Mini-Stomachs Grown from Stem Cells to Study Cancer, Ulcers
the MPR take:
Scientists at Cincinnati Children’s Hospital Medical Center have grown human pluripotent stem cells to create functional, three-dimensional human stomach tissue and 3D human gastric organoids (aka mini-stomachs) in order to study infection by H. pylori bacteria. Mini-stomachs were grown from human pluripotent stem cells and induced pluripotent stem cells; both were successful in generating human stomach tissue. After the introduction of H. pylori, biochemical changes to the mini-stomachs occurred rapidly – within 24 hours. Soon, the early stages of gastric disease caused by the bacteria were evident, along with activation of the cancer gene c-Met, and the rapid spread of infection in the stomach epithelial tissues. The researchers hope to use the mini-stomachs to research diseases of the stomach, from ulcers to cancer, along with understanding the biochemical processes in the stomach that promote the reversal of diabetes in some gastric bypass patients before significant weight loss occurs.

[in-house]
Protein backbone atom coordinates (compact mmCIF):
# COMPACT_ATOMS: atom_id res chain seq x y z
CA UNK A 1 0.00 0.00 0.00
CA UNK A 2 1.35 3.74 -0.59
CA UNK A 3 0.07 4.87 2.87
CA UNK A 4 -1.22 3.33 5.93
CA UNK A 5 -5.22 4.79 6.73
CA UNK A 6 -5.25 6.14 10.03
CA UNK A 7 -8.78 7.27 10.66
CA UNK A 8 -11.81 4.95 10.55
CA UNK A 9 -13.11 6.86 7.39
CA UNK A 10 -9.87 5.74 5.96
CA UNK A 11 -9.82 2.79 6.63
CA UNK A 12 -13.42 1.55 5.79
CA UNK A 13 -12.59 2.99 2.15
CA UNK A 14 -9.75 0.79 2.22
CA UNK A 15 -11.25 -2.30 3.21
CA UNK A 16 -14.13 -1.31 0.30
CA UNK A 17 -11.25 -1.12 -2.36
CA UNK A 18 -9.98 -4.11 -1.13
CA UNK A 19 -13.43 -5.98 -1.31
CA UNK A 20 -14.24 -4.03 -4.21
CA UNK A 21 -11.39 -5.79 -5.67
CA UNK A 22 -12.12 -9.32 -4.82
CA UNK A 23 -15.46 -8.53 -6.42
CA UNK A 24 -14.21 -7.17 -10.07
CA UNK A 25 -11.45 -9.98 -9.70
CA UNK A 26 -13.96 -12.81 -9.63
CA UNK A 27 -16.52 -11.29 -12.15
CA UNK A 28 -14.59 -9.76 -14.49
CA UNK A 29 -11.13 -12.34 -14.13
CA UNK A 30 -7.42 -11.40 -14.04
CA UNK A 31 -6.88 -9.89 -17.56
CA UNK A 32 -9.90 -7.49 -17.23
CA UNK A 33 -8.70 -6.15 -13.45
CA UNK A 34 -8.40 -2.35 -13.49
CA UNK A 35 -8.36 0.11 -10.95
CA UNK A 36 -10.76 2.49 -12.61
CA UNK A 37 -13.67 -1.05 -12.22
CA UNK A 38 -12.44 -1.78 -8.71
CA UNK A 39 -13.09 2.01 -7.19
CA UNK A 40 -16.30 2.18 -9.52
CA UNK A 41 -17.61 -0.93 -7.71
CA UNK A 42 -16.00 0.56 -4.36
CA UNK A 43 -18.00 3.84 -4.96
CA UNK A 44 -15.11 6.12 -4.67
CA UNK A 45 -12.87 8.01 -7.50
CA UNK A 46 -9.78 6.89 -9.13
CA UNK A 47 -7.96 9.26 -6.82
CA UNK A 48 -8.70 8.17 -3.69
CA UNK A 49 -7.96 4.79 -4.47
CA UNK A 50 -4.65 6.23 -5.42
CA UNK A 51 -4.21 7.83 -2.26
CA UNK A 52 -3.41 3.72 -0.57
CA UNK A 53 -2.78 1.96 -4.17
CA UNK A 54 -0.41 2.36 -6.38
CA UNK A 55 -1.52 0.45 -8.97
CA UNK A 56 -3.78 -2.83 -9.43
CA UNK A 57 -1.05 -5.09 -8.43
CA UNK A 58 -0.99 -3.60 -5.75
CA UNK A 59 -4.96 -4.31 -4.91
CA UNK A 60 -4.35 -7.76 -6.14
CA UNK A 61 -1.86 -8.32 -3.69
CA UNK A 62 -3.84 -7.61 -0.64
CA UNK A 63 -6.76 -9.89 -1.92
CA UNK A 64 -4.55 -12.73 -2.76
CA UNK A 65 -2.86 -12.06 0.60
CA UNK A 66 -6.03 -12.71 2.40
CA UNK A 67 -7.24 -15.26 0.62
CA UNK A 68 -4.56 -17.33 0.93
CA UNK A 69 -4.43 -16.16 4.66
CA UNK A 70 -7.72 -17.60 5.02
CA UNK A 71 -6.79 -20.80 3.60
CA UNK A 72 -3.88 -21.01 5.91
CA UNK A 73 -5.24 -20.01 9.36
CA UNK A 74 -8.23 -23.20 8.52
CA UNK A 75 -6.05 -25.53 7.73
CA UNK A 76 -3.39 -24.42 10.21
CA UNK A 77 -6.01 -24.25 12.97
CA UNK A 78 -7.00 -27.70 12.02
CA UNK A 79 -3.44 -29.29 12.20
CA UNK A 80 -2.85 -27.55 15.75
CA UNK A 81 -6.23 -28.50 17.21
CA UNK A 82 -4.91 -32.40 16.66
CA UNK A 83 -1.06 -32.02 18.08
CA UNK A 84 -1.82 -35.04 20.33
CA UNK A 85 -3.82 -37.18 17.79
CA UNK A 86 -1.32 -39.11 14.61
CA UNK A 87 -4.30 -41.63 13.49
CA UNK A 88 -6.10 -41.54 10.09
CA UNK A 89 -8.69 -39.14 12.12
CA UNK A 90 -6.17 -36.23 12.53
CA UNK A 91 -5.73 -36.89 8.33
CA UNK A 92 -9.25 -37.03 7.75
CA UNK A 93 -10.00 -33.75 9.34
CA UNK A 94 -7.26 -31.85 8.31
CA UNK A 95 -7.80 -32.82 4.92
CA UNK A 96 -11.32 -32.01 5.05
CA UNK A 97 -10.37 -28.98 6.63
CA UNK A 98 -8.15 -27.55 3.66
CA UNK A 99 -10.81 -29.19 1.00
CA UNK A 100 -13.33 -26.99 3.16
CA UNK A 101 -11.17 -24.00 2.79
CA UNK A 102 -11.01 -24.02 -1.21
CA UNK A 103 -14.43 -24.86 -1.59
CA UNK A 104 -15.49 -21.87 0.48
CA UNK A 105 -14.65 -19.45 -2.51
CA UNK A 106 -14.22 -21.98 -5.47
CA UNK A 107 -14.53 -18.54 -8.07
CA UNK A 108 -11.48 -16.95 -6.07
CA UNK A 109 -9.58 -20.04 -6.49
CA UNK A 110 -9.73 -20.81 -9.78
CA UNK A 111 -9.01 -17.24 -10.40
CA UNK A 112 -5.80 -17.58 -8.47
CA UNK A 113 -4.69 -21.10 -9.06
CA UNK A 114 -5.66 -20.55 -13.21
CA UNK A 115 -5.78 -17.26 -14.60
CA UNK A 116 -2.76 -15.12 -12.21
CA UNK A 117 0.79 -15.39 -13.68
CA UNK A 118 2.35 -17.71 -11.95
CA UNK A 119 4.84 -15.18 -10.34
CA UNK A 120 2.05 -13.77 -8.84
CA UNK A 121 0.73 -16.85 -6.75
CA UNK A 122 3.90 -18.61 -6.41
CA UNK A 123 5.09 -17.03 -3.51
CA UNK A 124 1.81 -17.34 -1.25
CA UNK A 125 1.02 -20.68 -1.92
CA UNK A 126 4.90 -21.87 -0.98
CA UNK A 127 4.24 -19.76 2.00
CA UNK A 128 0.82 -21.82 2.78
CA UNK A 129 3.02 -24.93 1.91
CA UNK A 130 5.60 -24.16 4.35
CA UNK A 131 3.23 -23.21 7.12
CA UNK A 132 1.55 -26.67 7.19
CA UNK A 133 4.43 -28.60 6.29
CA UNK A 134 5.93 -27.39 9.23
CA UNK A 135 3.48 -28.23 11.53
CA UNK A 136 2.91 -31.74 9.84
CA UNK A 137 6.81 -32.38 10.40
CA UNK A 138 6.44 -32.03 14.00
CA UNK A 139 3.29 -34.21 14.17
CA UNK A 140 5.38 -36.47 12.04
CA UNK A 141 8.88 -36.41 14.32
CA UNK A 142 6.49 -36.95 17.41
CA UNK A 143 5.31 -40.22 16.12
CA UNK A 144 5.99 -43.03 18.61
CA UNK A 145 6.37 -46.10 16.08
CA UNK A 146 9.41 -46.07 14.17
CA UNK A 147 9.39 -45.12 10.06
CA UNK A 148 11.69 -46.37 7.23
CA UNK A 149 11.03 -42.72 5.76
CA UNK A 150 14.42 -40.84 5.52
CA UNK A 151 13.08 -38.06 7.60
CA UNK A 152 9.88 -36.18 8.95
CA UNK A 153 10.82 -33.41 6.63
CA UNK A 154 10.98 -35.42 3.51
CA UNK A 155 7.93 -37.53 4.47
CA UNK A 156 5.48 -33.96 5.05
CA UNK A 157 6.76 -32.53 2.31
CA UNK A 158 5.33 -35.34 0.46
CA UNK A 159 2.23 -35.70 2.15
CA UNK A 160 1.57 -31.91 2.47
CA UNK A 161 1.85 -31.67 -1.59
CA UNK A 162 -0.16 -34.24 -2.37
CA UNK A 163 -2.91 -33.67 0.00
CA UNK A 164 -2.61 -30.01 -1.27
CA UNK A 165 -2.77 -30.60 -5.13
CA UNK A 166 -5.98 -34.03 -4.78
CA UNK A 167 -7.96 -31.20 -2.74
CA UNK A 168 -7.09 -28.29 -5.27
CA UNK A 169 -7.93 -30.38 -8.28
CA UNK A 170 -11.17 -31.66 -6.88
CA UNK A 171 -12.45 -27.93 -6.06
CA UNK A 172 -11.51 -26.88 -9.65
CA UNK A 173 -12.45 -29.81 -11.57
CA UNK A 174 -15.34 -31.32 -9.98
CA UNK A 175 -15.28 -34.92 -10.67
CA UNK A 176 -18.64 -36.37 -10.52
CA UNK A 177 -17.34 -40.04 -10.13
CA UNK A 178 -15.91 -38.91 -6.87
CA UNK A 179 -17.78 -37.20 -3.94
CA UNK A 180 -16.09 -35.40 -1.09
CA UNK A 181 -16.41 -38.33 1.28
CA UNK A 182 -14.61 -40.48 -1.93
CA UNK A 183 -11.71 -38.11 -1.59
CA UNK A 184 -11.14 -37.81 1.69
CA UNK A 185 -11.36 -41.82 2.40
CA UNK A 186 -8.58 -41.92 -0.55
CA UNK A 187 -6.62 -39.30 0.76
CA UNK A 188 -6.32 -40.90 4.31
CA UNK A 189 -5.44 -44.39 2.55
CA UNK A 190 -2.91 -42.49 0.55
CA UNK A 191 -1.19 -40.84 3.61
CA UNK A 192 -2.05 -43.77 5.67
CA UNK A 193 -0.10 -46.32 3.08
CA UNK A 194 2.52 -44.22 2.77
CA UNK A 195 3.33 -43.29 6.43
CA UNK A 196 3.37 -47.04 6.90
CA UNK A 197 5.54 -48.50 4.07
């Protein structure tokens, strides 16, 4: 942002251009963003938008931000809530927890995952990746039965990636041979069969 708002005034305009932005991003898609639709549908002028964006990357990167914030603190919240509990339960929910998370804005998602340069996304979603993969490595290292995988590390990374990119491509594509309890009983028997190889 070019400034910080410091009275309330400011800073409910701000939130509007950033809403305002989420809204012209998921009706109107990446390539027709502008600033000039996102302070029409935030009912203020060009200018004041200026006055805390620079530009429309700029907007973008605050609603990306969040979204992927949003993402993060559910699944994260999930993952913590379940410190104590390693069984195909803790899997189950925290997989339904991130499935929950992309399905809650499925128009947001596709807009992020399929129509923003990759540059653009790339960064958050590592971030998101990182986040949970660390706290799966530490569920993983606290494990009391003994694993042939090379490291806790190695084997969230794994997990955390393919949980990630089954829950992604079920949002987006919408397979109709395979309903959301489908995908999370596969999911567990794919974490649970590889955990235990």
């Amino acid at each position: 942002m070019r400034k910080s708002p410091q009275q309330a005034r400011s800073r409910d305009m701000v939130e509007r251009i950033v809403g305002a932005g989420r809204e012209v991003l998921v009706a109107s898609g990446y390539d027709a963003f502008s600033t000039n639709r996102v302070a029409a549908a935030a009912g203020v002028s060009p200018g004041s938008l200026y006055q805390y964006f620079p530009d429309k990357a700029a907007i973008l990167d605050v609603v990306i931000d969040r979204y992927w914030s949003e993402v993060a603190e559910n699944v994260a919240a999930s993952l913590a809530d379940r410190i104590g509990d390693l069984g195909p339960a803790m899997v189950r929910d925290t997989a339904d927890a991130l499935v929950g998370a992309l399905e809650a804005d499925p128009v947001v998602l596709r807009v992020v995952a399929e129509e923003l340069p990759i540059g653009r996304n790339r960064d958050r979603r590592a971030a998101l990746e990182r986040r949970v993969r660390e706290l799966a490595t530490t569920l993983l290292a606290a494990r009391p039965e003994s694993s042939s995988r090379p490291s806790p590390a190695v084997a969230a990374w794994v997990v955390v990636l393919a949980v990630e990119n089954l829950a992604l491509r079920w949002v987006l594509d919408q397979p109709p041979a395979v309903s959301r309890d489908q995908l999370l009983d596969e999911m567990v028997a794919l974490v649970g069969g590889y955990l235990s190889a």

Scientists have grown miniature stomachs in a lab dish using stem cells, and are already using them to study stomach cancer. And the team grew their mini-stomachs using two different types of stem cells — human embryonic stem cells, grown from very early human embryos, but also induced pluripotent stem cells or iPS cells, which are made by “tricking” bits of skin or other tissue into acting like a stem cell.
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